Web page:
By Jennifer L. Fulton, Esquire
There’s no place like home . . . and from an estate and tax planning perspective, there is no place to call home like Florida. In addition to all that sunshine, Florida has no state income, fiduciary, estate or inheritance tax, and offers strong constitutional homestead creditor protection, making it a great place to retire.
But you must take proactive steps to establish yourself as a resident of Florida. Some states are reluctant to accept that you have abandoned your domicile with them, and require substantial proof. Some people meet the criteria required in Florida to be a resident, but fail to satisfy another state that they have transferred their domicile to Florida. Each state is different, but New York and New Jersey are two of the most aggressive. There is no such thing as a “complete list” of what one must do persuade your former state that you have established your domicile in Florida, and every state is a little different, but the more you do, the better. In some states, such as California, you should coordinate with an attorney in the state you are leaving and your Florida attorney, to strategize the timing of your changes to correspond with the date you will relinquish domicile. Here are some general guidelines:
• Obtain a Florida Driver’s license or State ID card, and surrender your license from your former state.
• Register your automobiles and boats in Florida.
• Obtain a new passport with your Florida address.
• Register to vote—and vote—in Florida.
• File your taxes using your Florida address, and file a final return of any pro-rated state taxes from your former state. If you continue to earn income in another state, file as a non-resident using your Florida address. Notify the Social Security Administration and all former state taxing authorities of your Florida domicile.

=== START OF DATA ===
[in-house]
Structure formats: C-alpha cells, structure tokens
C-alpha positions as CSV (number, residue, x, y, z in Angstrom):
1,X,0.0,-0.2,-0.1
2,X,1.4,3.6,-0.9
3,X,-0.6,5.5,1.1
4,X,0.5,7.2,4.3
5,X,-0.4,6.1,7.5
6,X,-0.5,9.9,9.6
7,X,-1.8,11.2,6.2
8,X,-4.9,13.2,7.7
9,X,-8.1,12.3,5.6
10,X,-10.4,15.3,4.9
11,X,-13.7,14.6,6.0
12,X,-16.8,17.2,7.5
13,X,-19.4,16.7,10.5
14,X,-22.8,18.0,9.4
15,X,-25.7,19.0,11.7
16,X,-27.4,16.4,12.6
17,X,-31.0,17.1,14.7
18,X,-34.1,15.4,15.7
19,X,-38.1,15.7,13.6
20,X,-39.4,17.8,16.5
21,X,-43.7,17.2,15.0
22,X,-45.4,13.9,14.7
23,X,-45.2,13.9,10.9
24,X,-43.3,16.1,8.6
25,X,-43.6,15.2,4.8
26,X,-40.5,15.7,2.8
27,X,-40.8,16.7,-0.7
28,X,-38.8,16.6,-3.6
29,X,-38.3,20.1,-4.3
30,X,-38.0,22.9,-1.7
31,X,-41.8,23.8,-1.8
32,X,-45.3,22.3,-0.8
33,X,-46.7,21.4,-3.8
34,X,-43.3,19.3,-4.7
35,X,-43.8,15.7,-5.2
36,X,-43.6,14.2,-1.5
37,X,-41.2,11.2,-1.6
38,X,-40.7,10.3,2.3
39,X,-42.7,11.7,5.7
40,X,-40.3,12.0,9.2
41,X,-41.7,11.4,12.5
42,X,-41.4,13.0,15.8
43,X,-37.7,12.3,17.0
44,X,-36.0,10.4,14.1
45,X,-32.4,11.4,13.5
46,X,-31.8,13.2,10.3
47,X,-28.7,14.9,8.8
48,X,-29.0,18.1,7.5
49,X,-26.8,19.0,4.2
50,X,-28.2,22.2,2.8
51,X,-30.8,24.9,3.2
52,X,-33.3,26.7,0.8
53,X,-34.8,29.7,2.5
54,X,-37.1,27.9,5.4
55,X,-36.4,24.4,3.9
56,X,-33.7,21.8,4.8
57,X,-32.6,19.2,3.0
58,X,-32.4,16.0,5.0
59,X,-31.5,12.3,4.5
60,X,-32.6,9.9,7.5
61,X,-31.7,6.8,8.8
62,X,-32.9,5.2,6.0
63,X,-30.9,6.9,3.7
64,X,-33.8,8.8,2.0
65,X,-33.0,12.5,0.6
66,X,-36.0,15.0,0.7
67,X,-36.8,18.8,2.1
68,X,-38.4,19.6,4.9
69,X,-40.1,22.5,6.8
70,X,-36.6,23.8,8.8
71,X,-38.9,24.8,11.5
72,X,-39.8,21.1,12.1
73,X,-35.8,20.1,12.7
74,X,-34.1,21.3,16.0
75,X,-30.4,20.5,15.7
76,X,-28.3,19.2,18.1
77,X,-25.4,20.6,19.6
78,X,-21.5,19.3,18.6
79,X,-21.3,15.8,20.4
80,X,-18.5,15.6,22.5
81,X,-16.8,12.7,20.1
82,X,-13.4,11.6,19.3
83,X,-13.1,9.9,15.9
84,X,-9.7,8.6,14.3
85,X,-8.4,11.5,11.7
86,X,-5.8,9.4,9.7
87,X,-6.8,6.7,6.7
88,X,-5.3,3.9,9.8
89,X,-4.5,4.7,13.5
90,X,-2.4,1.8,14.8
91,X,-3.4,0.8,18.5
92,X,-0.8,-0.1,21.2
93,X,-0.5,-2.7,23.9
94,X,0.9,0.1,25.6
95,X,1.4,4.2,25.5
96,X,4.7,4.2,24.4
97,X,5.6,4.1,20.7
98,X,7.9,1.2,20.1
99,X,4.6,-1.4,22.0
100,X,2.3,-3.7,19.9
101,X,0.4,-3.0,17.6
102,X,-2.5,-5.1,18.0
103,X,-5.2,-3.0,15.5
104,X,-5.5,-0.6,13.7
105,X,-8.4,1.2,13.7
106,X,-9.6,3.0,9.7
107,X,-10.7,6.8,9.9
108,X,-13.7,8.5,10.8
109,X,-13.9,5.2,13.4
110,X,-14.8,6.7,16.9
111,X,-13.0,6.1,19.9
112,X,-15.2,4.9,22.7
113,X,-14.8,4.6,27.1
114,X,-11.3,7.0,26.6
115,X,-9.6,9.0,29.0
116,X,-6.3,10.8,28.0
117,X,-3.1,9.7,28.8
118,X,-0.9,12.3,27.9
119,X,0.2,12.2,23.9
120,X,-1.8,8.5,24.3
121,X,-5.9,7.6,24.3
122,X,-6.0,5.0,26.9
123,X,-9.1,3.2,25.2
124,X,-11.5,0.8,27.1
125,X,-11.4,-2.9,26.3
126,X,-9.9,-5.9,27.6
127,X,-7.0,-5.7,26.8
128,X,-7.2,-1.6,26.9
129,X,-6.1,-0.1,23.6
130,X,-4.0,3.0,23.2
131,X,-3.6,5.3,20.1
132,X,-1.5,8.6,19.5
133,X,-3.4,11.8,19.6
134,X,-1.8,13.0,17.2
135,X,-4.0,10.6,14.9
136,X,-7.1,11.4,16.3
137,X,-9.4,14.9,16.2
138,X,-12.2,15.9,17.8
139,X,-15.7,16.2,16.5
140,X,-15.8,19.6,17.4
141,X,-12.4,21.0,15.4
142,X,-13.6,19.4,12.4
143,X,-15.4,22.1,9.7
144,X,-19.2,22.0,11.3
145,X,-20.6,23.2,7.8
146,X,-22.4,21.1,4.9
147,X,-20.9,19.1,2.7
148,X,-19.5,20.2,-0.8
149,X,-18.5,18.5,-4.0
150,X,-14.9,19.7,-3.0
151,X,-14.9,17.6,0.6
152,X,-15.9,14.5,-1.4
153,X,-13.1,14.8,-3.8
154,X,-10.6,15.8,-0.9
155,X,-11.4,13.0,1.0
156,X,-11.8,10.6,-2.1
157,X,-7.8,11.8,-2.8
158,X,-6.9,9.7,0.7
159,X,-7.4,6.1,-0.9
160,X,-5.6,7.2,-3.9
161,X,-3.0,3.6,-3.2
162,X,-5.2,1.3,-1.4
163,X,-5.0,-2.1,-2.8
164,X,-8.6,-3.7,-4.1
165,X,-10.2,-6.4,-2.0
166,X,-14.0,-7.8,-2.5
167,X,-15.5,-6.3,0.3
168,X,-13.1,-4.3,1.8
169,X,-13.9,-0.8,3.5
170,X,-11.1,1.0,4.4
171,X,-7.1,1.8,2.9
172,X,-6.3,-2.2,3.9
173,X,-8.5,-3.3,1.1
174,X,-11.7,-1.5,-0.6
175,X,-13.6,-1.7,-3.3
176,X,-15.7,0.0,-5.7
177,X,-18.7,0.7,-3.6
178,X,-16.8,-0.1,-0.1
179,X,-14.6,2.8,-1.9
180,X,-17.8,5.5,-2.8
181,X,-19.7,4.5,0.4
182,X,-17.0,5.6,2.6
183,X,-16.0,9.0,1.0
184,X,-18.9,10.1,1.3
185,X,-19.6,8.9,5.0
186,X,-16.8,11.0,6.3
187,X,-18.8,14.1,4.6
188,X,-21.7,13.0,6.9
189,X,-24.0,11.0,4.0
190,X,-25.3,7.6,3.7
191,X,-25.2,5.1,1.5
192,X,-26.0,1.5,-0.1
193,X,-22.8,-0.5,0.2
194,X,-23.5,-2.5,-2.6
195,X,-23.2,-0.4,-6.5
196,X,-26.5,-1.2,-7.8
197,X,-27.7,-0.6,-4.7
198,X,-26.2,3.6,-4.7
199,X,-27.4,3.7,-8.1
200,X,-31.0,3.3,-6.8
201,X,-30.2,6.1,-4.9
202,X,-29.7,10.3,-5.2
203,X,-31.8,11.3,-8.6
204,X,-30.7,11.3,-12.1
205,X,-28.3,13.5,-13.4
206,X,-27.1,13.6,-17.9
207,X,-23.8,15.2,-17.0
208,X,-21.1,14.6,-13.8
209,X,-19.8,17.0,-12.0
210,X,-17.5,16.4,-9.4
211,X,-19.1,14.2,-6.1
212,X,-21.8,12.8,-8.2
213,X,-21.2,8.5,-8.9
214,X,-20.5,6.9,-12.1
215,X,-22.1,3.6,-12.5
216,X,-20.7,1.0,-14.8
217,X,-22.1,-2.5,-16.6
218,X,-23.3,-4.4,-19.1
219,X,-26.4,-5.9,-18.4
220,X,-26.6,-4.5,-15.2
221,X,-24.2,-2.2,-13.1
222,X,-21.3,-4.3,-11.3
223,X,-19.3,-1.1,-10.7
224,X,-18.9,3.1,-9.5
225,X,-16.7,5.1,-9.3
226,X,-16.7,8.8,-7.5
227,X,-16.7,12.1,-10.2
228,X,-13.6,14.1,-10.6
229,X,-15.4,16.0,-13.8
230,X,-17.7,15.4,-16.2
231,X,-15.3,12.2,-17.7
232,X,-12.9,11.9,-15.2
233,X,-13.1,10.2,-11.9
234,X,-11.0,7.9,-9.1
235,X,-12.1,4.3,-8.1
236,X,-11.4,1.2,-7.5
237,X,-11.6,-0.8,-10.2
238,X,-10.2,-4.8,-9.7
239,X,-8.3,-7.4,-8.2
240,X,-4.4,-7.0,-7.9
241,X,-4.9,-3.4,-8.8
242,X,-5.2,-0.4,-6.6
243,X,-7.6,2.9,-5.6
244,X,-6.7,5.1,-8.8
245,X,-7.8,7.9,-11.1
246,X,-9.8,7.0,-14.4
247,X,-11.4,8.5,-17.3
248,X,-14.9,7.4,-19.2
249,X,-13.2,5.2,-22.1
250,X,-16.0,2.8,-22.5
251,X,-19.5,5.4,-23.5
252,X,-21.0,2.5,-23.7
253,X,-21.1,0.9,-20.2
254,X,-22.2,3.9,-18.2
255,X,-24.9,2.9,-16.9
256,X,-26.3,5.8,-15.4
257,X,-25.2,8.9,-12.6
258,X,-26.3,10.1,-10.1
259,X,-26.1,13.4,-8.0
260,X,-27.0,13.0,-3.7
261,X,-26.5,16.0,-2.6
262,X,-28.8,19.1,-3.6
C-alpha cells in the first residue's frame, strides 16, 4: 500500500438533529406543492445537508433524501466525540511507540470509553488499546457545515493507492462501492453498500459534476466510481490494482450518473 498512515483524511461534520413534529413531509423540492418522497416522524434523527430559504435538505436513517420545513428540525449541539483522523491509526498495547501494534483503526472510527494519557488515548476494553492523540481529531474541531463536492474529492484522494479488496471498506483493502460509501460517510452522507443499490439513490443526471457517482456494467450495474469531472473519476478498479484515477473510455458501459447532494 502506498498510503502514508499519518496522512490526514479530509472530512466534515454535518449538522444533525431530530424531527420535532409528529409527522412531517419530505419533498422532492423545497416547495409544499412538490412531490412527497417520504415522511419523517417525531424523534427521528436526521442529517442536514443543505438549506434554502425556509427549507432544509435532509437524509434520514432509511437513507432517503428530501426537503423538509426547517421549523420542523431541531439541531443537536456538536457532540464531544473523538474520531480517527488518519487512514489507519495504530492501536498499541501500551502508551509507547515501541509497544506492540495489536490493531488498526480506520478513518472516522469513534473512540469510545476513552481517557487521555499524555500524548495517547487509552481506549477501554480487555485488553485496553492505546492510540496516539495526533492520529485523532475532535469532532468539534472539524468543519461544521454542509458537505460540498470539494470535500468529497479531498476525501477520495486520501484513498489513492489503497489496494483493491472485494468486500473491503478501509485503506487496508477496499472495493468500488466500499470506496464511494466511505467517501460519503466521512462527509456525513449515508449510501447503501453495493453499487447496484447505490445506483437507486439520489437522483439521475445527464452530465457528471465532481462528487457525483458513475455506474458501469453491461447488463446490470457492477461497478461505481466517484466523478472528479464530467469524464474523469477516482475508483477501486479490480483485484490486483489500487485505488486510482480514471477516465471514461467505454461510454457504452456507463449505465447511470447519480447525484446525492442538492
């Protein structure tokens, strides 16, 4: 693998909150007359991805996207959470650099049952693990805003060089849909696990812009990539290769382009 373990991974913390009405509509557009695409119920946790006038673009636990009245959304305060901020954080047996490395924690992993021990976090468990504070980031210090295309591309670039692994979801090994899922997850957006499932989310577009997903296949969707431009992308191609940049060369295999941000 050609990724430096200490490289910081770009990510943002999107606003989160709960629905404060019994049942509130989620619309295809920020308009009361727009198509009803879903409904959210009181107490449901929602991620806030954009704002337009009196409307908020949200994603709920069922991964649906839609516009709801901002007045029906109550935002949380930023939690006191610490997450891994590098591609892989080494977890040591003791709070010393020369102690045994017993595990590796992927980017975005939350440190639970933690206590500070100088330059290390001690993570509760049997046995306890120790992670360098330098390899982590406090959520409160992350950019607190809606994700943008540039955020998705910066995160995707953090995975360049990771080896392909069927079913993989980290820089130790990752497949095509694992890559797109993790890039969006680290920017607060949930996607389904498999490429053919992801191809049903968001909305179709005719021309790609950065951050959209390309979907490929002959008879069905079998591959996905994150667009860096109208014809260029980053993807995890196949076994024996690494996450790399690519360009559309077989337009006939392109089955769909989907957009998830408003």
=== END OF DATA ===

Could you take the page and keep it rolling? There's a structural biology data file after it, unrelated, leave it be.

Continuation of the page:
• Create a Florida will and living trust, and in some cases name a Florida resident as trustee.
• See Florida physicians, and have Florida health care directives and powers of attorney.
• Change your membership in clubs outside of Florida to non-resident status, or withdraw from membership if residency in that state is required.
• Transfer your financial accounts to Florida, and change your statement address. Establish a relationship with Florida professionals, such as bankers, financial planners, accountants and attorneys.
• Spend more than half the year here, and keep a log of which days.
• File a Declaration of Florida Domicile in your county official records, indicating you intend to be a Florida resident.
• Establish homestead. If you own and occupy your home as your permanent residence on January 1, you can timely file your application with the county tax assessor through March 1. They will expect you to already have obtained your driver’s license and other Florida documents. Once approved, you will continue to benefit from the homestead tax exemption and cap on increases in real property taxes annually, for as long as you continue to qualify for the exemption.
• If you travel (somewhere other than the state from which you are relocating), come and go
from your Florida residence, and keep a log of where you are each day.
Another benefit of updating to a Florida estate plan when you become a resident is that it will save your loved ones the extra expense of proving to the court that the will was executed, attested and self-proved properly according to the law of the state in which it was drafted, before the Florida court will accept it for probate.
If you are ready to switch from “Snowbird” to “Florida Resident,” let your estate planning attorney help you get started.
Jennifer L. Fulton, Esq., is an attorney of counsel at Schwartz Sladkus Reich Greenberg Atlas LLP (“SSRGA”), www.SSRGA.com, focusing on Estate Planning, Probate, and Estate and Trust Administration. A member of the Florida Bar since 1996 with a Juris Doctor degree from Nova Southeastern University, Fulton works with clients to plan for the milestones of life (college, “adulting”, marriage, children, grandchildren, aging parents, pre- and post-divorce, loss of a spouse, aging, diminished mental capacity) and administration upon death. She can be reached at 561-769-5600 or firstname.lastname@example.org.
This information is provided for general educational purposes and may not apply to your specific situation. Please consult with an attorney before relying on this information.